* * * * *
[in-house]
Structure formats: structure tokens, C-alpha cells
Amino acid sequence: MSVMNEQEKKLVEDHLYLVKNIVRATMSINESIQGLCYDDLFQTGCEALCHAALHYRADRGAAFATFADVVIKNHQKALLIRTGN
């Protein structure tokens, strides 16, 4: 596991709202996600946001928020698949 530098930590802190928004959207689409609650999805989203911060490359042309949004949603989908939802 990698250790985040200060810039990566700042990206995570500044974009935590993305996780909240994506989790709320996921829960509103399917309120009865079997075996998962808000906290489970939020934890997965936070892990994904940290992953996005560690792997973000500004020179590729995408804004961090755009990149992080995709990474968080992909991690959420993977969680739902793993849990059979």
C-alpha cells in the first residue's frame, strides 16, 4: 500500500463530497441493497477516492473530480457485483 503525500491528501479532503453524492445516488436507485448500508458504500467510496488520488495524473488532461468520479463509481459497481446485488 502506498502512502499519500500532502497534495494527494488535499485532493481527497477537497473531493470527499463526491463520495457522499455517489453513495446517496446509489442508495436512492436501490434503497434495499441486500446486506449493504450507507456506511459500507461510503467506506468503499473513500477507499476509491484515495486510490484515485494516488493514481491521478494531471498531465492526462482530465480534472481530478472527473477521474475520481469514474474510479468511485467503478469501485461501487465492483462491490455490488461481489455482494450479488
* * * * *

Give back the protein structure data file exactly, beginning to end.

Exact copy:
[in-house]
Structure formats: structure tokens, C-alpha cells
Amino acid sequence: MSVMNEQEKKLVEDHLYLVKNIVRATMSINESIQGLCYDDLFQTGCEALCHAALHYRADRGAAFATFADVVIKNHQKALLIRTGN
């Protein structure tokens, strides 16, 4: 596991709202996600946001928020698949 530098930590802190928004959207689409609650999805989203911060490359042309949004949603989908939802 990698250790985040200060810039990566700042990206995570500044974009935590993305996780909240994506989790709320996921829960509103399917309120009865079997075996998962808000906290489970939020934890997965936070892990994904940290992953996005560690792997973000500004020179590729995408804004961090755009990149992080995709990474968080992909991690959420993977969680739902793993849990059979």
C-alpha cells in the first residue's frame, strides 16, 4: 500500500463530497441493497477516492473530480457485483 503525500491528501479532503453524492445516488436507485448500508458504500467510496488520488495524473488532461468520479463509481459497481446485488 502506498502512502499519500500532502497534495494527494488535499485532493481527497477537497473531493470527499463526491463520495457522499455517489453513495446517496446509489442508495436512492436501490434503497434495499441486500446486506449493504450507507456506511459500507461510503467506506468503499473513500477507499476509491484515495486510490484515485494516488493514481491521478494531471498531465492526462482530465480534472481530478472527473477521474475520481469514474474510479468511485467503478469501485461501487465492483462491490455490488461481489455482494450479488